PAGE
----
This is stupid. The ALF is widely considered to be a terrorist group. One only has to look at what they do to see that. To compare them to a military organization is ridiculous because as a group of individuals they do not represent any government entity. They are an independent group of radicals who seek to force their beliefs on the rest of society through violence and acts of economic sabotage. This is terrorism. —Preceding unsigned comment added by 216.174.20.60 (talk) 14:38, 5 August 2008 (UTC)

I agree that it is stupid to post unreferenced information to Wiki. You are welcome to define ALF or terrorism or any other terms as you like, but to post information to Wiki, it has to be referenced. At one time, the world was widely considered to be flat - but that didn't make it true. Bob98133 (talk) 15:00, 5 August 2008 (UTC)

I don't see how ALF isn't a terrorist group. The FBI and ATF have testified before Congress labeling them a terrorist group. [5] 66.25.60.15 (talk) —Preceding undated comment added 14:59, 27 March 2009 (UTC).

As editors above have correctly pointed out, it is a matter of having proper sourcing. Unless I've missed it, there has not been an FBI etc. statement that ALF is a terrorist organization, and we should not go beyond that in the wording we use here. I have added material from the FBI that gives a more nuanced way of saying it, and I think that it certainly does help provide balance to the page. --Tryptofish (talk) 17:06, 27 March 2009 (UTC)
A different editor has objected to my introduction of that material. I have attempted to be sensitive to what might be that editor's concerns that the added material would make the lead needlessly lengthy and repetitious, by also deleting from the lead related material that is less direct in its characterization of the ALF, and that is also repeated lower on the page. I do think that material from the FBI, characterizing the FBI's view of the relationship between ALF and what the FBI terms "terrorists," is highly appropriate to the lead, and valuable for NPOV. --Tryptofish (talk) 17:58, 27 March 2009 (UTC)
Should this be put into a vote or something? It seems to me that an editor shouldn't just have final say in this because his or her opinions don't match that of the FBI. Should we not call Al-Qaeda a terrorist organization because some people don't believe they are and it is not NPOV? 66.25.60.15 (talk) —Preceding undated comment added 12:47, 29 March 2009 (UTC).
Thank you for that. Please see also the section about the FBI quote at the bottom of this talk page. The way that we handle this isn't exactly through a vote as such, but as described at WP:Consensus. I hope that you and other editors will weigh in constructively to help me with this. If need be, there is also WP:RFC. --Tryptofish (talk) 18:00, 29 March 2009 (UTC)
You hope people will help you out, not the article? You have a nerve. This is trolling, pure and simple. You want to change that the ALF has been listed as a domestic terrorist threat by the Dept of Homeland Security (which I added), and insert instead that some asst deputy director of the counter-terrorist dept of the FBI said in a speech that they're vandals who harass the business community diff. Yet you paint ME as the person wanting to keep the terrorist allegation out of the lead? This is a stable lead. It is comprehensive. It includes the most important criticism, and it is FAR more important that they've been listed by Homeland Security. You have zero interest in, or knowledge of, animal rights. The only reason you're editing here and at the other AR articles is to troll me. Please grow up. SlimVirgin talk|contribs 22:01, 29 March 2009 (UTC)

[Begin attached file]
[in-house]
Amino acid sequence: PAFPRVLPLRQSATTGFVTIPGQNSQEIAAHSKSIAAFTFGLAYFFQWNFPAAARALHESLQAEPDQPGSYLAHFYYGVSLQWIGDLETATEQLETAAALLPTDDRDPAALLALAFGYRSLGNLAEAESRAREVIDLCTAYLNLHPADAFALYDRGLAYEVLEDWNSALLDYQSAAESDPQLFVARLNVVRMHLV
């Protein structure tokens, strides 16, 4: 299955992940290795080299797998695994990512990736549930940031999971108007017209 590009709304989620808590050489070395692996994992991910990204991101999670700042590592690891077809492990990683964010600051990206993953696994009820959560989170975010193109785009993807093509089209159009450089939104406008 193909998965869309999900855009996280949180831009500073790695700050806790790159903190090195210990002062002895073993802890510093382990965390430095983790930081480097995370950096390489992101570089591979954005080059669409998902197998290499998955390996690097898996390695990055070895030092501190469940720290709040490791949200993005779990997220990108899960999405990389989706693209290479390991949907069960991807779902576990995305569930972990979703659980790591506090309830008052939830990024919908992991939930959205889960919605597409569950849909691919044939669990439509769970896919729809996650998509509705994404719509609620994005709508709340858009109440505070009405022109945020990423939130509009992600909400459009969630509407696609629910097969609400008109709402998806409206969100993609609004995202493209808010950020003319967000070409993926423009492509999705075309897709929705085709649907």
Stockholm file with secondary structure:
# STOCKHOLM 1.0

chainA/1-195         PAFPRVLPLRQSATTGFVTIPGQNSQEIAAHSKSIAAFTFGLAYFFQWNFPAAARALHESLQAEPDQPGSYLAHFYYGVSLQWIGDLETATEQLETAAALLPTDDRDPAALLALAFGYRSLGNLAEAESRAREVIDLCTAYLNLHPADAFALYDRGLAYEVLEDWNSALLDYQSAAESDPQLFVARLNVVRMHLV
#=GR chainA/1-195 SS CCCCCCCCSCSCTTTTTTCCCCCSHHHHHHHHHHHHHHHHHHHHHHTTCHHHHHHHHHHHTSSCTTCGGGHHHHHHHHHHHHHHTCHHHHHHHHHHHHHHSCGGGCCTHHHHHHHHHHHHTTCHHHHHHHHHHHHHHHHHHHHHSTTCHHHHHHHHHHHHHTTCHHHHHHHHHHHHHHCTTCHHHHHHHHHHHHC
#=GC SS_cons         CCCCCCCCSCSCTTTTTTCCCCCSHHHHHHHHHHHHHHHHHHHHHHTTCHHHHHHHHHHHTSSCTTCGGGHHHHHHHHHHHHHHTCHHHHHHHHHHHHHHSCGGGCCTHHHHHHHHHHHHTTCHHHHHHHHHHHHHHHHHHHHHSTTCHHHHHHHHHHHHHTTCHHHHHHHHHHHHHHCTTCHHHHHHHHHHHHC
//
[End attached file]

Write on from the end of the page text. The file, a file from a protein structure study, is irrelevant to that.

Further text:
User talk:Tryptofish#Ingrid Newkirk page (early January). WP:NPA. --Tryptofish (talk) 22:32, 29 March 2009 (UTC)

Definition: Using violence against civilians to influence governmental process. Doesn't fit the definition of ALF since they don't attack civilians with the purpose of hurting the government. But since they were labeled as terrorists by some organization, it's fair to mention that in the article. 99.236.221.124 (talk) 17:38, 23 February 2010 (UTC)

FBI quote in lead

I have recently attempted to make an edit to the lead, providing a referenced quote from the F.B.I. about the F.B.I.'s view of the alleged terrorist status of the A.L.F. Another editor has objected to and reverted my edit, so I would like to try to explain my thinking here. I began my explanation in the Terrorist status section, above. I've also looked in this talk for the other editor's explanation, and either did not find it yet or missed it. I am not sure whether I understand that editor's reasoning, because the accompanying edit summaries centered upon false and bizarre personal attacks against me, rather than on the content of the edits. I began by noticing an ongoing history of mostly anonymous complaints in this talk that the page should call ALF terrorists, and responses by other editors (correct, in my opinion) that any such characterization needs to be sourced. I then found, on reading about it, that there appears not to be any sourced governmental claim that ALF is a terrorist organization, but, rather, that more nuanced language has been used. I found this source, and attempted to add it to the lead. I believe that it is an accurate and verifiable representation of what U.S. law enforcement actually says on the matter, and highly relevant to the page. Previously, the lead has contained two other sources about this matter: one from the SPLC, and the other from Homeland Security. Both of those sources are also repeated lower on the page. In addition, the SPLC source centers more on the complaint that right-wing groups are not monitored as closely as groups such as ALF, while the Homeland Security document is identified as a draft, rather than final, and therefore each seems to me to be a little weak for inclusion in this lead. In contrast, the F.B.I. source appears to me to be very valuable, and not otherwise reported on the page. At first, I added the F.B.I. material without deleting the rest, because I was hesitant to delete other editors' work. Subsequently, I thought that, perhaps, the other editor objected, reasonably I think, to having multiple similar quotes, so I attempted to add the F.B.I material while deleting the others, but that version also has been reverted. I do believe that the page would be improved by restoring my last edit. --Tryptofish (talk) 18:39, 28 March 2009 (UTC)